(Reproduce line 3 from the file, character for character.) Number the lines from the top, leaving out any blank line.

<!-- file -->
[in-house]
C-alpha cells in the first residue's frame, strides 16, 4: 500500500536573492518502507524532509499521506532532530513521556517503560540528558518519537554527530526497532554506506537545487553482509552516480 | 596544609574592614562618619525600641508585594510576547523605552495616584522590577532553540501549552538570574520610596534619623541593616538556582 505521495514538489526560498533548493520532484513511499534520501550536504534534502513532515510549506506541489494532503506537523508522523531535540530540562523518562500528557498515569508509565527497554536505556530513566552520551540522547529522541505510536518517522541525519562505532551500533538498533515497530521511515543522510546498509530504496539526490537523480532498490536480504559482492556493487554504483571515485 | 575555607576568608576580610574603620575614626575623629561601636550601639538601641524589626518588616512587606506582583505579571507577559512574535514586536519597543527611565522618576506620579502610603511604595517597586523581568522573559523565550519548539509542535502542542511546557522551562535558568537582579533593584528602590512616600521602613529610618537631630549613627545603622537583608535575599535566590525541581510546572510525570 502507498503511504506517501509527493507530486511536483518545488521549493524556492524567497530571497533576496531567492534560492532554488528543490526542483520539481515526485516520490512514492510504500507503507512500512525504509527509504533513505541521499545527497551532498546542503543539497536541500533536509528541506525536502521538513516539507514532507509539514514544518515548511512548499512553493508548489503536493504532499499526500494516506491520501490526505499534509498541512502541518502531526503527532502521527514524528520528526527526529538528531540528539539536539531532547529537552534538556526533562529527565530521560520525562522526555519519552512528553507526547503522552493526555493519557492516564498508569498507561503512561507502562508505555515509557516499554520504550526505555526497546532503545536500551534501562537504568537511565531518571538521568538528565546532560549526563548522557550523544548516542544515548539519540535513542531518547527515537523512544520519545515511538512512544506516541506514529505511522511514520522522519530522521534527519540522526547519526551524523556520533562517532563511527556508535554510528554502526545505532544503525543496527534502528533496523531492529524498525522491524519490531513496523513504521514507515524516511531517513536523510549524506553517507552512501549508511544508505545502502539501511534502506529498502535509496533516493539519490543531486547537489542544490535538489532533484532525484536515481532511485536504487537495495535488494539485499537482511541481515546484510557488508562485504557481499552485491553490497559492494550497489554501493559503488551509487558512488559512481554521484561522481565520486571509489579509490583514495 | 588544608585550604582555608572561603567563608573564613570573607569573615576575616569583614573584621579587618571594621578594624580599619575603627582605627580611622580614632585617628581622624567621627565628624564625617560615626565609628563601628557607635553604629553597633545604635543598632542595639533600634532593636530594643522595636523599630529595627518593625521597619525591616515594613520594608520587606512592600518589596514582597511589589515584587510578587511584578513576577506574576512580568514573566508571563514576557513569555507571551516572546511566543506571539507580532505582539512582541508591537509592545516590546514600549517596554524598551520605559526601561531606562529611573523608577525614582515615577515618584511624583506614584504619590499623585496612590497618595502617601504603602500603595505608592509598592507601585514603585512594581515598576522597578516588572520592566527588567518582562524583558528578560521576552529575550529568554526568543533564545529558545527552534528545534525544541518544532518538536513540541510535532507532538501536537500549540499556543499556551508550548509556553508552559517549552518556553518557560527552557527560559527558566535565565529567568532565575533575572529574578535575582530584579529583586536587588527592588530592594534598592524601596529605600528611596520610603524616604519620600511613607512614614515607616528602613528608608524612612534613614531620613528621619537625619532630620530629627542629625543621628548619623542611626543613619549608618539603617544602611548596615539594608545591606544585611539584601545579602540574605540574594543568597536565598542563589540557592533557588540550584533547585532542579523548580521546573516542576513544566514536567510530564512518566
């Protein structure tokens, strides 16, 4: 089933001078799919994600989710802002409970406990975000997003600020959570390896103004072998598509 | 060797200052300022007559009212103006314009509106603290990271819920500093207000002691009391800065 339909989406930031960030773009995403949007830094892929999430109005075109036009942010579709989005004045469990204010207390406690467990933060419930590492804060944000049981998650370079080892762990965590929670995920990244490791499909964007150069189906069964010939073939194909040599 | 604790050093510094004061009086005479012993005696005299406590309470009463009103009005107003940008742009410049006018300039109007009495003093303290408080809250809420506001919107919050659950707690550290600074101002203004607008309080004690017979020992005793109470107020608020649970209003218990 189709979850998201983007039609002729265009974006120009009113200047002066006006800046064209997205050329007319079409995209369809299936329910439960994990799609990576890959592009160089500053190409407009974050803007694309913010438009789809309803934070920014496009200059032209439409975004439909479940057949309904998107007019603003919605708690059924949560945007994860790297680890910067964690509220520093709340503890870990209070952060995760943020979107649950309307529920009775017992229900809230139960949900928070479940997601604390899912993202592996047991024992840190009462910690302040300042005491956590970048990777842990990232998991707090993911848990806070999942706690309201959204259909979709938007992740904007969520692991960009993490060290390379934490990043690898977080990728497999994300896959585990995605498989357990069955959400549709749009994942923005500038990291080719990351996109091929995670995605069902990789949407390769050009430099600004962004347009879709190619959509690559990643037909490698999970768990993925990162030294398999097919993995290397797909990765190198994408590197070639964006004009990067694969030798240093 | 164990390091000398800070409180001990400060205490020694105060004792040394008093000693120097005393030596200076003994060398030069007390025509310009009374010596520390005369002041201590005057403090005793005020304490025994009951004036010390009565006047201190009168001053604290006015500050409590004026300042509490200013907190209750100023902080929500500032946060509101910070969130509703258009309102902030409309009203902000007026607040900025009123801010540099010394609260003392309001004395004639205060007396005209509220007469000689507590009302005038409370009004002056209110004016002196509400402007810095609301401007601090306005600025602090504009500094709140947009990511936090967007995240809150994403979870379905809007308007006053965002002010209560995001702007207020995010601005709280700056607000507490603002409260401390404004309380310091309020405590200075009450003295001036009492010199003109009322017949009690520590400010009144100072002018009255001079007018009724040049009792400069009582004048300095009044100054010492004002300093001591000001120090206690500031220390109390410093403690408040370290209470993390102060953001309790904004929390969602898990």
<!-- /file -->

């Protein structure tokens, strides 16, 4: 089933001078799919994600989710802002409970406990975000997003600020959570390896103004072998598509 | 060797200052300022007559009212103006314009509106603290990271819920500093207000002691009391800065 339909989406930031960030773009995403949007830094892929999430109005075109036009942010579709989005004045469990204010207390406690467990933060419930590492804060944000049981998650370079080892762990965590929670995920990244490791499909964007150069189906069964010939073939194909040599 | 604790050093510094004061009086005479012993005696005299406590309470009463009103009005107003940008742009410049006018300039109007009495003093303290408080809250809420506001919107919050659950707690550290600074101002203004607008309080004690017979020992005793109470107020608020649970209003218990 189709979850998201983007039609002729265009974006120009009113200047002066006006800046064209997205050329007319079409995209369809299936329910439960994990799609990576890959592009160089500053190409407009974050803007694309913010438009789809309803934070920014496009200059032209439409975004439909479940057949309904998107007019603003919605708690059924949560945007994860790297680890910067964690509220520093709340503890870990209070952060995760943020979107649950309307529920009775017992229900809230139960949900928070479940997601604390899912993202592996047991024992840190009462910690302040300042005491956590970048990777842990990232998991707090993911848990806070999942706690309201959204259909979709938007992740904007969520692991960009993490060290390379934490990043690898977080990728497999994300896959585990995605498989357990069955959400549709749009994942923005500038990291080719990351996109091929995670995605069902990789949407390769050009430099600004962004347009879709190619959509690559990643037909490698999970768990993925990162030294398999097919993995290397797909990765190198994408590197070639964006004009990067694969030798240093 | 164990390091000398800070409180001990400060205490020694105060004792040394008093000693120097005393030596200076003994060398030069007390025509310009009374010596520390005369002041201590005057403090005793005020304490025994009951004036010390009565006047201190009168001053604290006015500050409590004026300042509490200013907190209750100023902080929500500032946060509101910070969130509703258009309102902030409309009203902000007026607040900025009123801010540099010394609260003392309001004395004639205060007396005209509220007469000689507590009302005038409370009004002056209110004016002196509400402007810095609301401007601090306005600025602090504009500094709140947009990511936090967007995240809150994403979870379905809007308007006053965002002010209560995001702007207020995010601005709280700056607000507490603002409260401390404004309380310091309020405590200075009450003295001036009492010199003109009322017949009690520590400010009144100072002018009255001079007018009724040049009792400069009582004048300095009044100054010492004002300093001591000001120090206690500031220390109390410093403690408040370290209470993390102060953001309790904004929390969602898990």